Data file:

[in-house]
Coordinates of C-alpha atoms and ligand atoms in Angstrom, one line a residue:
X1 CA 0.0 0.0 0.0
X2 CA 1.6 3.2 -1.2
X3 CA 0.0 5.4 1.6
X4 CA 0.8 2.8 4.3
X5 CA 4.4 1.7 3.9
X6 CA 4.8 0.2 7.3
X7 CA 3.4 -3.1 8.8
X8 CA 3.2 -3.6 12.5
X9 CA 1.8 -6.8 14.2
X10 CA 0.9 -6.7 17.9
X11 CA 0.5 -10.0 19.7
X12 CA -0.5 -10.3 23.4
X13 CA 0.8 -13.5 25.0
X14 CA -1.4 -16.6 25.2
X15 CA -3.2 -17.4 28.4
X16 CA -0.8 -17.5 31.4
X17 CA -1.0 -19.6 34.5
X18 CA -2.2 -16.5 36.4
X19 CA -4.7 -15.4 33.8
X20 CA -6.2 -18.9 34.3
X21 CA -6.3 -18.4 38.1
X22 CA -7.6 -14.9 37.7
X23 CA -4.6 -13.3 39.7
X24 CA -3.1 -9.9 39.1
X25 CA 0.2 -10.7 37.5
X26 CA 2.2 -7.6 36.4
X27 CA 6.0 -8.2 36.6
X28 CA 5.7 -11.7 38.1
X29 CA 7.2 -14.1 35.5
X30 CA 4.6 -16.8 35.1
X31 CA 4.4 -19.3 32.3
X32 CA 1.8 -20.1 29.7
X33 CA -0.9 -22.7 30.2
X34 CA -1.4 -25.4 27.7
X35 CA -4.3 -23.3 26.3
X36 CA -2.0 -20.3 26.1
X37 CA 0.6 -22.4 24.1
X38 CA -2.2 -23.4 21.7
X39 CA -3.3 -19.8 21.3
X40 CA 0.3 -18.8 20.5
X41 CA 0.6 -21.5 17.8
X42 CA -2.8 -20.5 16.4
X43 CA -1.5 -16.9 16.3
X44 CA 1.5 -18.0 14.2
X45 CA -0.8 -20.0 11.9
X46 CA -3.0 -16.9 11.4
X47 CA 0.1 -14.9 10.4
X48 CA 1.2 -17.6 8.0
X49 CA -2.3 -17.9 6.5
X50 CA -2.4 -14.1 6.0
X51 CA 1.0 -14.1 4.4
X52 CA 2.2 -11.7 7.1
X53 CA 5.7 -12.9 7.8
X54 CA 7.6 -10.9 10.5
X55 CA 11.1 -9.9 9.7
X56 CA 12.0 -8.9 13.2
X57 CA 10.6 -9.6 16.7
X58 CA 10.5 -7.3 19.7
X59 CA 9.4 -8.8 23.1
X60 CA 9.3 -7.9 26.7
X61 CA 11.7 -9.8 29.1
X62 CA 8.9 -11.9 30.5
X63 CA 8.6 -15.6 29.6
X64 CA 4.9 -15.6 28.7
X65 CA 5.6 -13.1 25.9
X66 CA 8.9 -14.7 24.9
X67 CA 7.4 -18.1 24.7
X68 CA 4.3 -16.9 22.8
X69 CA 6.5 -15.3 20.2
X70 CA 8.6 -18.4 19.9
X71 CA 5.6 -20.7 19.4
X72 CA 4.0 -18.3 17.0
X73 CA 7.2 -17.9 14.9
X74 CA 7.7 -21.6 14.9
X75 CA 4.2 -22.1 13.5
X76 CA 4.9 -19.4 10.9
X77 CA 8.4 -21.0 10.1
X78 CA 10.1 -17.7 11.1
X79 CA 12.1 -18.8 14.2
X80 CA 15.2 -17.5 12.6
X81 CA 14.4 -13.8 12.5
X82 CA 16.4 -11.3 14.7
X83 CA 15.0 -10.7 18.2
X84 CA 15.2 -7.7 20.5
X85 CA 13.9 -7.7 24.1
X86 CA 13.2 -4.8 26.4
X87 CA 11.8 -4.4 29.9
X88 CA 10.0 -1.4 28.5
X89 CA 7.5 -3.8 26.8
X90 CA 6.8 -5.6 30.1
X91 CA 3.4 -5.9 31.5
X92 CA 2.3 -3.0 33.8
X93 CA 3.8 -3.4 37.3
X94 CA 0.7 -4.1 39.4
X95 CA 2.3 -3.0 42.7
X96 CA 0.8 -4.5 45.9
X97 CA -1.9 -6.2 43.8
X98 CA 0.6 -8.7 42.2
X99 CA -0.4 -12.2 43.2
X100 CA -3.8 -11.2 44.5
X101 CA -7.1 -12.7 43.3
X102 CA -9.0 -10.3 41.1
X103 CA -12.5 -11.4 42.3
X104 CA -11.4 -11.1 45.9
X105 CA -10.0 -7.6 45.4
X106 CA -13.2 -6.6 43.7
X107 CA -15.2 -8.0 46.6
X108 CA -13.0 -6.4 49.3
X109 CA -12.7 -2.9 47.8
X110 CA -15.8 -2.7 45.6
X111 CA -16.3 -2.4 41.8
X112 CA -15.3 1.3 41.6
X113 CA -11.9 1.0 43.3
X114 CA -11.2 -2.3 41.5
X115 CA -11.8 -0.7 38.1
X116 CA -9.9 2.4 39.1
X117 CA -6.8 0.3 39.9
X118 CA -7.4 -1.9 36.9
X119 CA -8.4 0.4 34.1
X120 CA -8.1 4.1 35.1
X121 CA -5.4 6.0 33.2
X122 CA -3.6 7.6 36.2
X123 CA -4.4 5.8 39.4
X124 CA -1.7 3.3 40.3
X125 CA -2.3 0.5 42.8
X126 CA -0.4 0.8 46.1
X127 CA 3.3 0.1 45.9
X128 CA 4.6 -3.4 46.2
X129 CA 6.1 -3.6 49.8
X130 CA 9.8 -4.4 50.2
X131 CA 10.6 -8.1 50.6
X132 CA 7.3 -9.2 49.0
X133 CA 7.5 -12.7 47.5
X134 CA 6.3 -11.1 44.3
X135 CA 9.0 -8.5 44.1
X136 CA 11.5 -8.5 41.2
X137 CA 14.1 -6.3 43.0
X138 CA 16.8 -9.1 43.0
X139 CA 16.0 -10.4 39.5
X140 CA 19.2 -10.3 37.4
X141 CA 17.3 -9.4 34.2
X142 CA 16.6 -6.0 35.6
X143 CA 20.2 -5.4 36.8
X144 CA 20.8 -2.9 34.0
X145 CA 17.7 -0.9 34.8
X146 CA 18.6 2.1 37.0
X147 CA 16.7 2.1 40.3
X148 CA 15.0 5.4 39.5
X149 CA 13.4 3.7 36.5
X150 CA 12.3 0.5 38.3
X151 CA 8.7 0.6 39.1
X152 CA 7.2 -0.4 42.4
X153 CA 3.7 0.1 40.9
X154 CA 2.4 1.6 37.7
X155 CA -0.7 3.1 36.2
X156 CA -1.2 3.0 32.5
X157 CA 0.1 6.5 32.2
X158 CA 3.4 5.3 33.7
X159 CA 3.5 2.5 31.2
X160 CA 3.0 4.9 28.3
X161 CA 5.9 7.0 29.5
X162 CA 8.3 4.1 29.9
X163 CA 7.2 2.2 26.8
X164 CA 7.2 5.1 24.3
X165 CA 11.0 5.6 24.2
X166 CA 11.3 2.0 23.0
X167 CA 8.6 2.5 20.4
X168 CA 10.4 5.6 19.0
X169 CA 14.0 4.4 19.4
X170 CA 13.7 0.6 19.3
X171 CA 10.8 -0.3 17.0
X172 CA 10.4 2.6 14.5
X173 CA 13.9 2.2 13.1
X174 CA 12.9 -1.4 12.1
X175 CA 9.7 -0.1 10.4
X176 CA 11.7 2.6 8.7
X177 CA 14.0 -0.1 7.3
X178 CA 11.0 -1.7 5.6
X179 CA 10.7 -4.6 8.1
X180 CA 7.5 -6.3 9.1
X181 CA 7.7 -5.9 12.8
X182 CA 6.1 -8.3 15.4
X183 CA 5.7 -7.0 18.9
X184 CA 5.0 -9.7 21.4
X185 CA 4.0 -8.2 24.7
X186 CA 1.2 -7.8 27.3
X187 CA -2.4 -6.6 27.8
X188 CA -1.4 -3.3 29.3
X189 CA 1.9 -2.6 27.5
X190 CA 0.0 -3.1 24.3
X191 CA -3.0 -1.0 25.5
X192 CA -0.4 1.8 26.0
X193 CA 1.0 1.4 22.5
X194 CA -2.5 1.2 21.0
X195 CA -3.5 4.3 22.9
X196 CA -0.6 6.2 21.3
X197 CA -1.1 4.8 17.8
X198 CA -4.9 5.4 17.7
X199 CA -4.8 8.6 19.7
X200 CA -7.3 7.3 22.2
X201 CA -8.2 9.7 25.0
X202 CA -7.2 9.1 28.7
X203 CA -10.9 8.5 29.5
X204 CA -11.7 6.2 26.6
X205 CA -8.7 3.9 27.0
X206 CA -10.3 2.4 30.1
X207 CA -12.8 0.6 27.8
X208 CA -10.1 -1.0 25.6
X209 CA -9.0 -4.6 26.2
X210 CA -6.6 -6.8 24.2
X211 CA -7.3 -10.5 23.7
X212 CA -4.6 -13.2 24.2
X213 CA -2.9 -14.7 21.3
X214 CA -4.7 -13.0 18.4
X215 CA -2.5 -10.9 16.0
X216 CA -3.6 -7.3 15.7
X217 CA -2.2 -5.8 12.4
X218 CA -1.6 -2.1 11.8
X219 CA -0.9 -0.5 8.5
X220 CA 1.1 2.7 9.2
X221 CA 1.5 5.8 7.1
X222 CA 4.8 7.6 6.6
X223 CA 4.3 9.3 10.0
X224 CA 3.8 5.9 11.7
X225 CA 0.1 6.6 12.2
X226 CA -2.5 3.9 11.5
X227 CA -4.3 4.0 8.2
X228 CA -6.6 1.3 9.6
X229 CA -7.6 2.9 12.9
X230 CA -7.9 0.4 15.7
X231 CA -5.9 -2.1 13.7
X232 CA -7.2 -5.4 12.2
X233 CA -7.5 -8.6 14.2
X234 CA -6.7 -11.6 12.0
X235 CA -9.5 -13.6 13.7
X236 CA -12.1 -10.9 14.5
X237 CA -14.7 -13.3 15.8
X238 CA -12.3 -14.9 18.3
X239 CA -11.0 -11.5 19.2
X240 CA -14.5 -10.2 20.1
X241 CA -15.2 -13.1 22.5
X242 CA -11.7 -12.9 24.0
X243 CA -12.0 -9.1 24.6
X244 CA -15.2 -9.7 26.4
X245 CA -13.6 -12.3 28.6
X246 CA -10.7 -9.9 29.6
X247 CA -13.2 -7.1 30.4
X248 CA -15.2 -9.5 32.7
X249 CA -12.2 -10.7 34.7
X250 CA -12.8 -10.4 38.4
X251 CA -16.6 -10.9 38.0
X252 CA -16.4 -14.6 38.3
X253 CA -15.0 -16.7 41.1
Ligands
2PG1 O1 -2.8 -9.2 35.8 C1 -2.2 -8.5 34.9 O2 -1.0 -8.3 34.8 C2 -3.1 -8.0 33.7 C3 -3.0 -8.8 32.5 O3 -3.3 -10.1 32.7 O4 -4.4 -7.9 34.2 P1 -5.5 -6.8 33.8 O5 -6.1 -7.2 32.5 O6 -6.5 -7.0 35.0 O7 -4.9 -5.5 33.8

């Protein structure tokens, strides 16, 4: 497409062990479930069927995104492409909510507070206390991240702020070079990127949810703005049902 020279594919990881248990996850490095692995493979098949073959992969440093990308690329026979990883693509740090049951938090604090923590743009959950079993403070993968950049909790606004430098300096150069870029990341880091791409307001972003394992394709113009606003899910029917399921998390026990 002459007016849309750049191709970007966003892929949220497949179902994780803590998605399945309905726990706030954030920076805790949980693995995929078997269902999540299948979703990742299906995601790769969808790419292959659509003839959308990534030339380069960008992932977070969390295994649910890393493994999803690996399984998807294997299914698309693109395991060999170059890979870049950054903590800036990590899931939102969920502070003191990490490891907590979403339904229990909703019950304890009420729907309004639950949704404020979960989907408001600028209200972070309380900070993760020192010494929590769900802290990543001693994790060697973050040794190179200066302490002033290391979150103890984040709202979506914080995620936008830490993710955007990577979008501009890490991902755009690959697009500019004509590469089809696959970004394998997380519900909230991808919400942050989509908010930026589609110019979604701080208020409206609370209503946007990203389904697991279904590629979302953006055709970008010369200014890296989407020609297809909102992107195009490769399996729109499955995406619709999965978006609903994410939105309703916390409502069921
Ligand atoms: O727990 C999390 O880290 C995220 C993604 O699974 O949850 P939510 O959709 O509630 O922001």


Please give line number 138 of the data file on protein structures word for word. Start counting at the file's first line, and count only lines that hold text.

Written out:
X136 CA 11.5 -8.5 41.2